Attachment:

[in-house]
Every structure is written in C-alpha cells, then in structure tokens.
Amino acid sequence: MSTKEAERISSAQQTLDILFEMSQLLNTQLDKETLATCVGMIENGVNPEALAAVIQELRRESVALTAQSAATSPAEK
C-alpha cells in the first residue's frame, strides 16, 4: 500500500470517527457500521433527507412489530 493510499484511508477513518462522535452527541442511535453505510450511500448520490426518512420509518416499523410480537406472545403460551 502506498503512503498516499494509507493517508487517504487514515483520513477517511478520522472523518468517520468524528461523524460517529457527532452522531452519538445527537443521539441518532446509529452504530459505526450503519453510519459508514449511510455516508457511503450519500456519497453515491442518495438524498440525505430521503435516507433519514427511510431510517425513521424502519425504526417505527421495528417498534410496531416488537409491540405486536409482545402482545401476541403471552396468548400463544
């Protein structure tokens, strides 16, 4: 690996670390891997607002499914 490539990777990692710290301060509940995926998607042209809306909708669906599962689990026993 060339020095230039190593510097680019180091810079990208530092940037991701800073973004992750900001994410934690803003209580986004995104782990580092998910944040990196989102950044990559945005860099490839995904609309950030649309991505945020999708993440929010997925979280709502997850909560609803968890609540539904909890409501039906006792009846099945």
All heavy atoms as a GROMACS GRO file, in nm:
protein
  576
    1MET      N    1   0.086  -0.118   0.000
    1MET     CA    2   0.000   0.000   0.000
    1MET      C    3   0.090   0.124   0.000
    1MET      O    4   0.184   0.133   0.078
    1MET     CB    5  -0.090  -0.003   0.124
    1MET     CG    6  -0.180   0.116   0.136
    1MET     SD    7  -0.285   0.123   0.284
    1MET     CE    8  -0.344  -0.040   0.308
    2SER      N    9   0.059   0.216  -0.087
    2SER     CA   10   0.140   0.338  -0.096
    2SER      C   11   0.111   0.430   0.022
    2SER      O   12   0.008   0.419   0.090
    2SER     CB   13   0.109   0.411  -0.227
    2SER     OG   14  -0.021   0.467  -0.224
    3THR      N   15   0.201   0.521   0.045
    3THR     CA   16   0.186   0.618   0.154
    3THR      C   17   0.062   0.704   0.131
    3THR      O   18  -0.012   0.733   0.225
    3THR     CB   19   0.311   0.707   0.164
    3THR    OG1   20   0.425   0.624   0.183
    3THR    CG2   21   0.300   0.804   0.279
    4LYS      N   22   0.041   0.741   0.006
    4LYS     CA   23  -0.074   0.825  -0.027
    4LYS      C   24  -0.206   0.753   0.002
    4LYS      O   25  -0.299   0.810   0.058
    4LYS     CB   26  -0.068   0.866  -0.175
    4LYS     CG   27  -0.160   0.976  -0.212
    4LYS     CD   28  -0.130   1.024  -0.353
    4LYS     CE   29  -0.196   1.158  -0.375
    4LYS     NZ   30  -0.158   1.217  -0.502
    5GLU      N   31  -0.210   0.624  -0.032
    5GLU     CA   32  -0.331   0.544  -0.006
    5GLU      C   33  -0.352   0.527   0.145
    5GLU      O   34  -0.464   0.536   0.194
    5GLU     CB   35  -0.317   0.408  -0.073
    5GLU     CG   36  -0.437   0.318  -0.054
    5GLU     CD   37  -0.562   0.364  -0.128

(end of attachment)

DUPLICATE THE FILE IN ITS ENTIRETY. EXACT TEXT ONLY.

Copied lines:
[in-house]
Every structure is written in C-alpha cells, then in structure tokens.
Amino acid sequence: MSTKEAERISSAQQTLDILFEMSQLLNTQLDKETLATCVGMIENGVNPEALAAVIQELRRESVALTAQSAATSPAEK
C-alpha cells in the first residue's frame, strides 16, 4: 500500500470517527457500521433527507412489530 493510499484511508477513518462522535452527541442511535453505510450511500448520490426518512420509518416499523410480537406472545403460551 502506498503512503498516499494509507493517508487517504487514515483520513477517511478520522472523518468517520468524528461523524460517529457527532452522531452519538445527537443521539441518532446509529452504530459505526450503519453510519459508514449511510455516508457511503450519500456519497453515491442518495438524498440525505430521503435516507433519514427511510431510517425513521424502519425504526417505527421495528417498534410496531416488537409491540405486536409482545402482545401476541403471552396468548400463544
């Protein structure tokens, strides 16, 4: 690996670390891997607002499914 490539990777990692710290301060509940995926998607042209809306909708669906599962689990026993 060339020095230039190593510097680019180091810079990208530092940037991701800073973004992750900001994410934690803003209580986004995104782990580092998910944040990196989102950044990559945005860099490839995904609309950030649309991505945020999708993440929010997925979280709502997850909560609803968890609540539904909890409501039906006792009846099945």
All heavy atoms as a GROMACS GRO file, in nm:
protein
  576
    1MET      N    1   0.086  -0.118   0.000
    1MET     CA    2   0.000   0.000   0.000
    1MET      C    3   0.090   0.124   0.000
    1MET      O    4   0.184   0.133   0.078
    1MET     CB    5  -0.090  -0.003   0.124
    1MET     CG    6  -0.180   0.116   0.136
    1MET     SD    7  -0.285   0.123   0.284
    1MET     CE    8  -0.344  -0.040   0.308
    2SER      N    9   0.059   0.216  -0.087
    2SER     CA   10   0.140   0.338  -0.096
    2SER      C   11   0.111   0.430   0.022
    2SER      O   12   0.008   0.419   0.090
    2SER     CB   13   0.109   0.411  -0.227
    2SER     OG   14  -0.021   0.467  -0.224
    3THR      N   15   0.201   0.521   0.045
    3THR     CA   16   0.186   0.618   0.154
    3THR      C   17   0.062   0.704   0.131
    3THR      O   18  -0.012   0.733   0.225
    3THR     CB   19   0.311   0.707   0.164
    3THR    OG1   20   0.425   0.624   0.183
    3THR    CG2   21   0.300   0.804   0.279
    4LYS      N   22   0.041   0.741   0.006
    4LYS     CA   23  -0.074   0.825  -0.027
    4LYS      C   24  -0.206   0.753   0.002
    4LYS      O   25  -0.299   0.810   0.058
    4LYS     CB   26  -0.068   0.866  -0.175
    4LYS     CG   27  -0.160   0.976  -0.212
    4LYS     CD   28  -0.130   1.024  -0.353
    4LYS     CE   29  -0.196   1.158  -0.375
    4LYS     NZ   30  -0.158   1.217  -0.502
    5GLU      N   31  -0.210   0.624  -0.032
    5GLU     CA   32  -0.331   0.544  -0.006
    5GLU      C   33  -0.352   0.527   0.145
    5GLU      O   34  -0.464   0.536   0.194
    5GLU     CB   35  -0.317   0.408  -0.073
    5GLU     CG   36  -0.437   0.318  -0.054
    5GLU     CD   37  -0.562   0.364  -0.128